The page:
Vancouver
3 min

The great pink debate

Arguing over garbage cans and bus shelters

Sweet Mother of Hubbard, there are pink bus shelters and garbage cans in the West End!

Oh sure, the men who murdered Aaron Webster got off with little more than a slap on their wrists, Little Sister’s is still fighting Canada Customs and there is a provincial election coming up, but for the love of all that is holy, people, pink bus shelters and garbage cans!

I’m not sure why these particular items have raised so much ire.

I don’t hear anyone complaining about the rainbow flags that make us all out to be a bunch of gaudy Care Bears. Ah, but as I so often do, I digress.

The main criticism I hear about the pink public furniture is that the colour pink reinforces stereotypes of gays as feminine. I have so many criticisms of this criticism I don’t even know where to begin my critique.

First and foremost, this idea assumes that gay equals homosexual men. Lord knows the stereotype of lesbians isn’t “feminine”.

And although femme invisibility is one of the things that continually gets my pretty panties in a knot, that issue deserves a column unto itself so I’ll let it go. For now.

The relevant point here is that to have disdain for pink on the basis that it stereotypes gays is to (once again) leave women out of the picture.

As a queer, pink-haired vixen living in the West End, I adore the fact that the sidewalk accessories now compliment my coif when I walk by.

You could choose to see me and the bus shelters in all our rosy glory as a subversive rejection of lesbian stereotyping if that made you feel better.

Or you could continue to not count me.

The facts remain though; I pay rent downtown and spend my money in the gaybourhood and I’d like to think that I contribute to my community in my own little way. The West End is not strictly fag territory, folks. Get over it.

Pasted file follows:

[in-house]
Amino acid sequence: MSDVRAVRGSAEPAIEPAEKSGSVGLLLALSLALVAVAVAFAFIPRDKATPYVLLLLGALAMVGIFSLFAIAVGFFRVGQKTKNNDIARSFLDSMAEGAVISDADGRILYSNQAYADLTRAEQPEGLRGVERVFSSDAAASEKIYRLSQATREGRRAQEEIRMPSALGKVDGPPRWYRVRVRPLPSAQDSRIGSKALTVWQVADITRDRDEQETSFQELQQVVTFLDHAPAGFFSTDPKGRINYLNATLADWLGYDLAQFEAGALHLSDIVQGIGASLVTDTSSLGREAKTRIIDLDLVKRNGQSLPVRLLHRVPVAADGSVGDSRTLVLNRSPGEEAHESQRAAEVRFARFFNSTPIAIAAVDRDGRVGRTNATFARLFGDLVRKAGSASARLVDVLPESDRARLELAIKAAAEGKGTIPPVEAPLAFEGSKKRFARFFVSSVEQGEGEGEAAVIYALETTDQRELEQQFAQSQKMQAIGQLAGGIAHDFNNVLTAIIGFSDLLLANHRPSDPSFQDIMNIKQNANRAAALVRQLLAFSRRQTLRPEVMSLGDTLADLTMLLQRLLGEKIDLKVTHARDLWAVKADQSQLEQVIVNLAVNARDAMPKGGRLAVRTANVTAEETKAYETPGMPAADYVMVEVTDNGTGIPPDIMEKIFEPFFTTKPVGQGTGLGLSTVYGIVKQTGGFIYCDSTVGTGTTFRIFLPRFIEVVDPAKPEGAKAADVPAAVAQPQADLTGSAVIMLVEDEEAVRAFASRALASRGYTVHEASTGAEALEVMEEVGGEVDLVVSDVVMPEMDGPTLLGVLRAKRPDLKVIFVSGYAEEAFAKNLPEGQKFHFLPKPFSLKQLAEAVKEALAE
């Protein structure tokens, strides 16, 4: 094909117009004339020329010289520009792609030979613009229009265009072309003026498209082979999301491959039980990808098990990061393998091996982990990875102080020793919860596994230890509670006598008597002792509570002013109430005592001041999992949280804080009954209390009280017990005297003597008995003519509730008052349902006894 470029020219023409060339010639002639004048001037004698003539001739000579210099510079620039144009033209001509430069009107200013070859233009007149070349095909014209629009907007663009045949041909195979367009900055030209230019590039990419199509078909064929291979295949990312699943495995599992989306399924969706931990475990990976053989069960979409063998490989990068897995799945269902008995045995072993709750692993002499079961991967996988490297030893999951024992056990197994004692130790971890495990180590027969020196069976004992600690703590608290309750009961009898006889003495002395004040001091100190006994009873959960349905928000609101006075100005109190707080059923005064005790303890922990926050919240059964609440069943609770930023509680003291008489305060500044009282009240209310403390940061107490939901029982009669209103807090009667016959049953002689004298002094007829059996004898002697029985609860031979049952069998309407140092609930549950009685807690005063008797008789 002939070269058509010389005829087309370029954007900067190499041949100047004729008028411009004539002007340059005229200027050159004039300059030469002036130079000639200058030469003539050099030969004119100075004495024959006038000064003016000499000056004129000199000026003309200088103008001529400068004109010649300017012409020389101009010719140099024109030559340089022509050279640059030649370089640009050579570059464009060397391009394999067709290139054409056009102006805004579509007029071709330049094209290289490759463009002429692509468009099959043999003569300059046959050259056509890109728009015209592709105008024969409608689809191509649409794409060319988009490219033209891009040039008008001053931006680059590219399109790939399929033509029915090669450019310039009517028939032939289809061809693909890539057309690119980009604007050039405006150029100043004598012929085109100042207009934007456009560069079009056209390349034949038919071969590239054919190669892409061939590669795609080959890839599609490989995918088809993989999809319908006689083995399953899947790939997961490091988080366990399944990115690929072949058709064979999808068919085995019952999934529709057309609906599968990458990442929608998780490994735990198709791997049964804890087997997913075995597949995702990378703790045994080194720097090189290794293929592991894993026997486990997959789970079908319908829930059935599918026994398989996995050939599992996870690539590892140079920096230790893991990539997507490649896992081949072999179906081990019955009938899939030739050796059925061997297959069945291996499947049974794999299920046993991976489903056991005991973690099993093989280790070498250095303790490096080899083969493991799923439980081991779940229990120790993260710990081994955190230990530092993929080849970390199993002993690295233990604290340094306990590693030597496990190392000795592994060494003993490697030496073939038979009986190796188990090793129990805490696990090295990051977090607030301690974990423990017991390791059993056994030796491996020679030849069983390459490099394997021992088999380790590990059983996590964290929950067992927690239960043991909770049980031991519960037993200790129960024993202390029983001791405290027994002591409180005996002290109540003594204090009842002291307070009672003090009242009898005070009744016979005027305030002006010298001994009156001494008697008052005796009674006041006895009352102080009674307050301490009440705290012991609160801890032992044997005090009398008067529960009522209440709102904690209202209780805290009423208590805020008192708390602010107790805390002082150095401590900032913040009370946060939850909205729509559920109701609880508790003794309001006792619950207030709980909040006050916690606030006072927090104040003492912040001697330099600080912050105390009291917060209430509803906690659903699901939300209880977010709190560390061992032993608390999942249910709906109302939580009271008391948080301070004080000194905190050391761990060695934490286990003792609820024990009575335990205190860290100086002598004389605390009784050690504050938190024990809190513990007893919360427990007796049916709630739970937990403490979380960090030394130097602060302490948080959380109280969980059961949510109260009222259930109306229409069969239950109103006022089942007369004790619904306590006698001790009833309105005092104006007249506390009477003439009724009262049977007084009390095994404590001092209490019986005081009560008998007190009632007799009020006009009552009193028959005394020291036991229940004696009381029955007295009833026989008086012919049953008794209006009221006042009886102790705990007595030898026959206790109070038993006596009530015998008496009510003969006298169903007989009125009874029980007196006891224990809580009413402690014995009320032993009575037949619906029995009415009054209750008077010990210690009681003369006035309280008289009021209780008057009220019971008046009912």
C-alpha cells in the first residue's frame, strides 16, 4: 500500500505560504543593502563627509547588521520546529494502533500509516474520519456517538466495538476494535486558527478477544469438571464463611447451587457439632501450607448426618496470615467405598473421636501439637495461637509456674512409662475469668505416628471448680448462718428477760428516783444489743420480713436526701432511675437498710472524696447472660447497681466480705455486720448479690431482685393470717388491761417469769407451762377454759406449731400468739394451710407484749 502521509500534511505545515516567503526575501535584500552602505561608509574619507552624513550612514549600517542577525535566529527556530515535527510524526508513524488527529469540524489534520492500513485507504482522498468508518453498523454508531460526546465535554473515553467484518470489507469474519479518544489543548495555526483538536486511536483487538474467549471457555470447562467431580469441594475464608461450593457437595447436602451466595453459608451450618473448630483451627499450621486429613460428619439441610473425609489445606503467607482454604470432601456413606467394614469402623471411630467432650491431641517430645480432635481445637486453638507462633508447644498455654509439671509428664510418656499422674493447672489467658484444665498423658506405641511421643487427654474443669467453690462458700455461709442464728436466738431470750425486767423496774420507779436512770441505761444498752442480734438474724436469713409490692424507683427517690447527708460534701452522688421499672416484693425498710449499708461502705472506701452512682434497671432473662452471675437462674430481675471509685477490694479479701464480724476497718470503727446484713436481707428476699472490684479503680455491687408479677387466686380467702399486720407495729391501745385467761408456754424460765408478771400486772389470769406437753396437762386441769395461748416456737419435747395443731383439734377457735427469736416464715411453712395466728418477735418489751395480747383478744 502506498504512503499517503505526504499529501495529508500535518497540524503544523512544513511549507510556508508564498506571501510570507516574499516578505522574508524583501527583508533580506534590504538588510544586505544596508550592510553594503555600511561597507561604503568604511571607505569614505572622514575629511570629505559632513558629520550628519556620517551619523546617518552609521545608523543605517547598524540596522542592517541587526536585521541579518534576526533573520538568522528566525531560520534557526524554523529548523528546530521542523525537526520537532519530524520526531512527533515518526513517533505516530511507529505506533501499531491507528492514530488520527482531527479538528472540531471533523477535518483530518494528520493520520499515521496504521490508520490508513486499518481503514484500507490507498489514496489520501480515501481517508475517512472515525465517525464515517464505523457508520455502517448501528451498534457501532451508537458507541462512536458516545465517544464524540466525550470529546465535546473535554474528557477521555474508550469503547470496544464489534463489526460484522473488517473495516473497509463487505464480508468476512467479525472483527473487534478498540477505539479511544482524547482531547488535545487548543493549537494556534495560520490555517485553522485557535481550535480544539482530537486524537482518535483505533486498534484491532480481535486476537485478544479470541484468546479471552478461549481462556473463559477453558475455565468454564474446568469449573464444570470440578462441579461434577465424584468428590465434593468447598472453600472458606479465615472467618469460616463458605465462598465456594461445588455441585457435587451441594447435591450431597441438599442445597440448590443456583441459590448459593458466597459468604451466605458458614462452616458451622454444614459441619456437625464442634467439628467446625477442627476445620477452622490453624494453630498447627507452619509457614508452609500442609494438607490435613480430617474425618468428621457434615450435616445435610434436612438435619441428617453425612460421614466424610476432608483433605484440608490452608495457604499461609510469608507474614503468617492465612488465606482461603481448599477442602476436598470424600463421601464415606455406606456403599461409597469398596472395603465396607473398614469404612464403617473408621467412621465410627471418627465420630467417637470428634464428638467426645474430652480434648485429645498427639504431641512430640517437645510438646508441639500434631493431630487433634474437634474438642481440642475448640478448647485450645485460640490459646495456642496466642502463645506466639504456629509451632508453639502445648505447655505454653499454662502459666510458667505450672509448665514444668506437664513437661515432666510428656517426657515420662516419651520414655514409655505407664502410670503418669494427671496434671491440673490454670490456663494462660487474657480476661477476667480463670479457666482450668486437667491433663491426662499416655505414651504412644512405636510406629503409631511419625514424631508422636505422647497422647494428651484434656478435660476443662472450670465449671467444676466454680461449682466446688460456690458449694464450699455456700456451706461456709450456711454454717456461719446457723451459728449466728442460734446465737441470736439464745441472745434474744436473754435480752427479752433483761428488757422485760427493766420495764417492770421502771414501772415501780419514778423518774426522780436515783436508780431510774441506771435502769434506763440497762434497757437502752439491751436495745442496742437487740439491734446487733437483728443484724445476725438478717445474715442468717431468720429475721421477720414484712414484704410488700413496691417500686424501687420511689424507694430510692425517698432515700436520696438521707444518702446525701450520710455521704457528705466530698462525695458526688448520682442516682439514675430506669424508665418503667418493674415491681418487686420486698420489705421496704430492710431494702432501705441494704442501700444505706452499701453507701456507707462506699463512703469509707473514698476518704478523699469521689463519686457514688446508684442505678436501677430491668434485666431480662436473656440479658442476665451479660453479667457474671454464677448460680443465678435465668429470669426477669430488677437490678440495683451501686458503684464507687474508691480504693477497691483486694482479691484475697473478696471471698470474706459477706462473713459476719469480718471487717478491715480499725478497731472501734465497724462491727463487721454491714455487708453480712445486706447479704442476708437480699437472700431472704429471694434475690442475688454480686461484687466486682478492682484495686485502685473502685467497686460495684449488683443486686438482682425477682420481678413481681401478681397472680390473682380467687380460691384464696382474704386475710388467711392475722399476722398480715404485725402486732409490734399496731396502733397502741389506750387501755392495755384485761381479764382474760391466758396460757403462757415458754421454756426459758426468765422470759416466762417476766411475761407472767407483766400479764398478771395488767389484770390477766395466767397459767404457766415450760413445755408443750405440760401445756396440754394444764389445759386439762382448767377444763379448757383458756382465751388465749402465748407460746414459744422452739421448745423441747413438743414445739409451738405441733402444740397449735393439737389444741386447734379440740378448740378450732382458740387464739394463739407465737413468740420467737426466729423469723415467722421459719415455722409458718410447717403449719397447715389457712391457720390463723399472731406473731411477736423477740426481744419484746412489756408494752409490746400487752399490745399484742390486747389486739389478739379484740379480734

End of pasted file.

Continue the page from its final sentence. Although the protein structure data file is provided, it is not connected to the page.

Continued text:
The idea that these pink decorations perpetuate a harmful stereotype of gay men as feminine is also questionable.

The problem with men who express their femininity is…? I truly hate the inference that the more flamboyant among us should tone it down a little so that straight people will accept us.

Do some gay men have a little more swish in their steps than others? Yes.

Do we want the straight world to know about our fairies and fey boys? Hell, yes!

They have as much right to represent us as anyone else in the gay enclave does (and the outfits to represent us in with style, I might add).

Would it be great if the entire world respected that queers come in all different shapes, sizes, colours, ages, genders, abilities, sexualities and public decorating tastes? Hallelujah, yes!

But if you’re looking to a garbage can to convey the complexity of your identity you really might want to rethink your strategy.

The other thing that always comes up around the bus shelters is the claim that it is inappropriate to use pink, the colour of the triangles the Nazis used to identify gays in the concentration camps.

Politics of reclamation notwithstanding, this assertion is such an example of inventing a problem where there isn’t one that I’m not even going to address it.

I will, however, use this opportunity for a little queer history lesson. I can do that. This is my column. Pink triangles did not identify gays, they identified gay men.

Under Nazism, lesbians were imprisoned with other “asocials” and identified with black triangles. Touting the pink triangle as a universal gay symbol is another case of ignoring queer women’s history and letting the experiences and signifiers of gay men speak for all of us.

Okay, back to our story.

Aside from the inherent sexism of the stereotype argument, aside from the offensive notion that femininity has no place representing the gay community, aside from whether or not we should reclaim previously oppressive symbols and which symbols those should be, the biggest problem I have with this whole garbage can and bus shelter paint colour debate is this: we’re debating the paint colour of garbage cans and bus shelters!

Have we really come so far in our struggle for queer rights that bus shelter paint is our paramount concern?

Is this seriously worth fighting with each other over?

Gosh, we queers are so great. We make the religious right’s job so easy. They needn’t worry about us fighting back when they mobilize to deny us our basic human rights because we’re too busy arguing over colour swatches to bother.

We’re really just like so many pretty pink lobsters in a pot.

Did you know that if you put a bunch of live lobsters in a pot you don’t need to put a lid on it to keep them from escaping?

Nope, if one of them gets close to climbing out, its lobster buddies will pull it back in, ensuring that none of them will ever get out.

I sure would like to think that we queers are smarter than lobsters. But we seem to spend far more time yanking each other down and fighting amongst ourselves than we do working together to find a way out.